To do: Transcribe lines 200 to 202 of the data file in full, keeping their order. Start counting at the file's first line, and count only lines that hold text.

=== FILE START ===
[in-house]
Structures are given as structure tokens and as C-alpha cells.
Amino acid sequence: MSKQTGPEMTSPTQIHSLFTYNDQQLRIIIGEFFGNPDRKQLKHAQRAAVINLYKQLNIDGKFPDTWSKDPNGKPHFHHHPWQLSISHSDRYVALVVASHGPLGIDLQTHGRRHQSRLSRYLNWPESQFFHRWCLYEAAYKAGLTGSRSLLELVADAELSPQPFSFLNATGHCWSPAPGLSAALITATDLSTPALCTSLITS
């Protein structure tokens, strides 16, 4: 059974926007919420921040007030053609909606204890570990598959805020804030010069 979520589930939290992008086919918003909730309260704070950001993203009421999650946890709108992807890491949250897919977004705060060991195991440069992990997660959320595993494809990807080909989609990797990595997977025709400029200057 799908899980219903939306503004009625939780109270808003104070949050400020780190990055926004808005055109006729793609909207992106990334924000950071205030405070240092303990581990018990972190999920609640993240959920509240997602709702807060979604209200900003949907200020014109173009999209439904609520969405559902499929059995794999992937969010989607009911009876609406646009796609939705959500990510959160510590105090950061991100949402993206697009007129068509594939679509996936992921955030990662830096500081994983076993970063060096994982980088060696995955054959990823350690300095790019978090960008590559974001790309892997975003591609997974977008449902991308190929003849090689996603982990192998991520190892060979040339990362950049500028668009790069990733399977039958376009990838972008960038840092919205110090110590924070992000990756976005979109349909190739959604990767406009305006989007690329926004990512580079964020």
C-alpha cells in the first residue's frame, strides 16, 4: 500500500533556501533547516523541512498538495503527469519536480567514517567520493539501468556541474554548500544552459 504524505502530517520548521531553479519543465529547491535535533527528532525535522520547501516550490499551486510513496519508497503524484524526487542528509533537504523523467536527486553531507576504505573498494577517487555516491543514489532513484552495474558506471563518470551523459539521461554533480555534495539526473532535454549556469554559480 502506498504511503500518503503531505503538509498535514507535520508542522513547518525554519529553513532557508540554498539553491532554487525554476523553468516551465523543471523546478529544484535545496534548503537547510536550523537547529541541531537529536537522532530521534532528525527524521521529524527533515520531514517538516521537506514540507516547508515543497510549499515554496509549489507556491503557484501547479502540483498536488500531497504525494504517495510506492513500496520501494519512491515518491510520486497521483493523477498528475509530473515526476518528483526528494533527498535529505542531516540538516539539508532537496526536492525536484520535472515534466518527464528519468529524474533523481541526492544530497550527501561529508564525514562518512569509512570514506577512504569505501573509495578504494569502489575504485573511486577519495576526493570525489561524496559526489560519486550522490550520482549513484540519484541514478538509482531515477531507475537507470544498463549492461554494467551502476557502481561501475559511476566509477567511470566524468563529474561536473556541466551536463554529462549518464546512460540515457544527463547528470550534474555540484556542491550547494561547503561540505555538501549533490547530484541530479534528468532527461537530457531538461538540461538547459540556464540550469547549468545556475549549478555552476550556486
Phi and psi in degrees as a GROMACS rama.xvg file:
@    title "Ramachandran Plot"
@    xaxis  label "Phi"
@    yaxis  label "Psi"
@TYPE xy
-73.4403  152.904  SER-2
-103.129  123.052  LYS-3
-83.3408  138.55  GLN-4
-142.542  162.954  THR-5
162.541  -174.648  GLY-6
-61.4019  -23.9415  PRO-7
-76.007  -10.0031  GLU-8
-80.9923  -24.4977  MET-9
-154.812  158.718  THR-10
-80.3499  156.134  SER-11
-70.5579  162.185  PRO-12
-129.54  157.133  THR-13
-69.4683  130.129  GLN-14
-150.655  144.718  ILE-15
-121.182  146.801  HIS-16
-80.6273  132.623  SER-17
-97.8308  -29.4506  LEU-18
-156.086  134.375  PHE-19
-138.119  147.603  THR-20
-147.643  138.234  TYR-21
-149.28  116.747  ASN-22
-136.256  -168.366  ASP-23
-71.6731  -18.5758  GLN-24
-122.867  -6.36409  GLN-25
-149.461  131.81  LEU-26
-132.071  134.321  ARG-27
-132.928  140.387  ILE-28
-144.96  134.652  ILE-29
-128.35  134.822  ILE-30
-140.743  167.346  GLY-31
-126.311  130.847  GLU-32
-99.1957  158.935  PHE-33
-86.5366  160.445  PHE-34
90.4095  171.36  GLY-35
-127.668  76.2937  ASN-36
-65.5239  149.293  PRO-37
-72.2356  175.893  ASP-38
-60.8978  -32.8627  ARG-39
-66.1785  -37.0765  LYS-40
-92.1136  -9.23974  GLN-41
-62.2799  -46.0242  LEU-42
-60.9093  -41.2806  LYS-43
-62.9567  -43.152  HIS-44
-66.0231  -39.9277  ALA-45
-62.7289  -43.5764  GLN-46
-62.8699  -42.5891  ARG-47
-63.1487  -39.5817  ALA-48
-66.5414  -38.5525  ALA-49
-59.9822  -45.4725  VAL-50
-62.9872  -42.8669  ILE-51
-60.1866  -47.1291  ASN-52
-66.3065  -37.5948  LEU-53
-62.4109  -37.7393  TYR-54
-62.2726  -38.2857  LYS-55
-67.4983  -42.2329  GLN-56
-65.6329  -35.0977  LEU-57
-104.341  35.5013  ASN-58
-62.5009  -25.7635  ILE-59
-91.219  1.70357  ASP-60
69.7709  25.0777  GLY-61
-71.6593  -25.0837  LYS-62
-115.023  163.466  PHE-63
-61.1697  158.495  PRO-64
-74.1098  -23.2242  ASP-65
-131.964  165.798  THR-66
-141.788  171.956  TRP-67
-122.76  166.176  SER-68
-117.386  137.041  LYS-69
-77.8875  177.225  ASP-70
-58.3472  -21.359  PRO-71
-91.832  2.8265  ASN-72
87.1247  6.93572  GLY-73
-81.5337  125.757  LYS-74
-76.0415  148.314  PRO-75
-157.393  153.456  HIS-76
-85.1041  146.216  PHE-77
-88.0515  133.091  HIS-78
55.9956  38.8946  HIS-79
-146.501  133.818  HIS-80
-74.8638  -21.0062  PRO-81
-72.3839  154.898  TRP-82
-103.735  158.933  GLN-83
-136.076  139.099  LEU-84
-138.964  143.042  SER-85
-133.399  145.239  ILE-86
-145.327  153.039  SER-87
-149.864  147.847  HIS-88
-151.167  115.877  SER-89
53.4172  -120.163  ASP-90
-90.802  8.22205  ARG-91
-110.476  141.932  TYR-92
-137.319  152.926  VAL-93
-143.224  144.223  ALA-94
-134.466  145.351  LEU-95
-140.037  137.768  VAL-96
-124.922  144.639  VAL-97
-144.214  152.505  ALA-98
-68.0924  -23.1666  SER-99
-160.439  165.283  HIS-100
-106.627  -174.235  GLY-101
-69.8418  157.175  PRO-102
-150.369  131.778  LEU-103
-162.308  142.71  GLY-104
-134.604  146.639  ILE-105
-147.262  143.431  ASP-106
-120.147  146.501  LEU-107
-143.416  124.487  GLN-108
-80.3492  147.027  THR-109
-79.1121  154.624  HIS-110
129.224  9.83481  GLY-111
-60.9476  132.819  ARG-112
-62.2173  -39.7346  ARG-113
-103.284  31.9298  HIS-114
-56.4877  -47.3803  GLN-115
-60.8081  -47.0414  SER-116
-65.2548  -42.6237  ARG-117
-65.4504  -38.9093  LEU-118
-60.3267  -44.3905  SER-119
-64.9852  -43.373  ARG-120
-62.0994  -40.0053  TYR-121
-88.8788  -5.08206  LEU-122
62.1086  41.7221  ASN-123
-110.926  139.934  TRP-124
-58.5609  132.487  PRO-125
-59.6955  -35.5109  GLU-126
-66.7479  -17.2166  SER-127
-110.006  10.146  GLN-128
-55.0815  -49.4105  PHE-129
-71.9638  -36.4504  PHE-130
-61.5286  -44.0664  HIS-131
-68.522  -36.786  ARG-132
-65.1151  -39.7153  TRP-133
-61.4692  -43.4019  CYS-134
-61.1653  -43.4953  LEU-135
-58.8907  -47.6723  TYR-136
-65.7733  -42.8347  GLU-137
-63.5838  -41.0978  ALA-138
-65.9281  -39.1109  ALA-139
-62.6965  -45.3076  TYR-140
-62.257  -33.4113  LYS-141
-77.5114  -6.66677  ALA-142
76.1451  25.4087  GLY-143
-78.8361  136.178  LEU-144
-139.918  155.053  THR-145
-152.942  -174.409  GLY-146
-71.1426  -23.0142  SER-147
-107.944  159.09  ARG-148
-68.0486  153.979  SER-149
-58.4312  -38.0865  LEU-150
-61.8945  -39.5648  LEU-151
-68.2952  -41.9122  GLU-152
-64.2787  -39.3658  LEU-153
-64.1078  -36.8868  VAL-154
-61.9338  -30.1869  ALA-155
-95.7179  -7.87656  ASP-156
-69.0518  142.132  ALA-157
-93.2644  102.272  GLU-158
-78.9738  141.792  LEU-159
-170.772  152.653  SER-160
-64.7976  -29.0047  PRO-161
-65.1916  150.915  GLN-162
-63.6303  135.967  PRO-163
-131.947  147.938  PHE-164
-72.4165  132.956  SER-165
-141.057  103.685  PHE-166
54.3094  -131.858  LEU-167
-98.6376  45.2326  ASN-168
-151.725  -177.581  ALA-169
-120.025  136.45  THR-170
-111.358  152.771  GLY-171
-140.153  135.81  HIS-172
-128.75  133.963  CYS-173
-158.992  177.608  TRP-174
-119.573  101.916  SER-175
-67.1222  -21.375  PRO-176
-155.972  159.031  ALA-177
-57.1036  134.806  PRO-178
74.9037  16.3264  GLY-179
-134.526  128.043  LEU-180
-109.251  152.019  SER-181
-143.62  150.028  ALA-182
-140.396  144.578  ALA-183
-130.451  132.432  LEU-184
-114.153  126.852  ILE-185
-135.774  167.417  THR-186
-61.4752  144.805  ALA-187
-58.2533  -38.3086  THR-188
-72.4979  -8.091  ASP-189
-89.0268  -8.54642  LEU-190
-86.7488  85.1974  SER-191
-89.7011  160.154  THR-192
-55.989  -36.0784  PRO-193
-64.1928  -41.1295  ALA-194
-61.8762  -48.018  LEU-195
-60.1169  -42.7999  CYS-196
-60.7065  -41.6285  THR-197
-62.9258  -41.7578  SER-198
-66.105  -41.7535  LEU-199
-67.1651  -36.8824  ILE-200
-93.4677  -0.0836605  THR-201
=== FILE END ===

-86.7488  85.1974  SER-191
-89.7011  160.154  THR-192
-55.989  -36.0784  PRO-193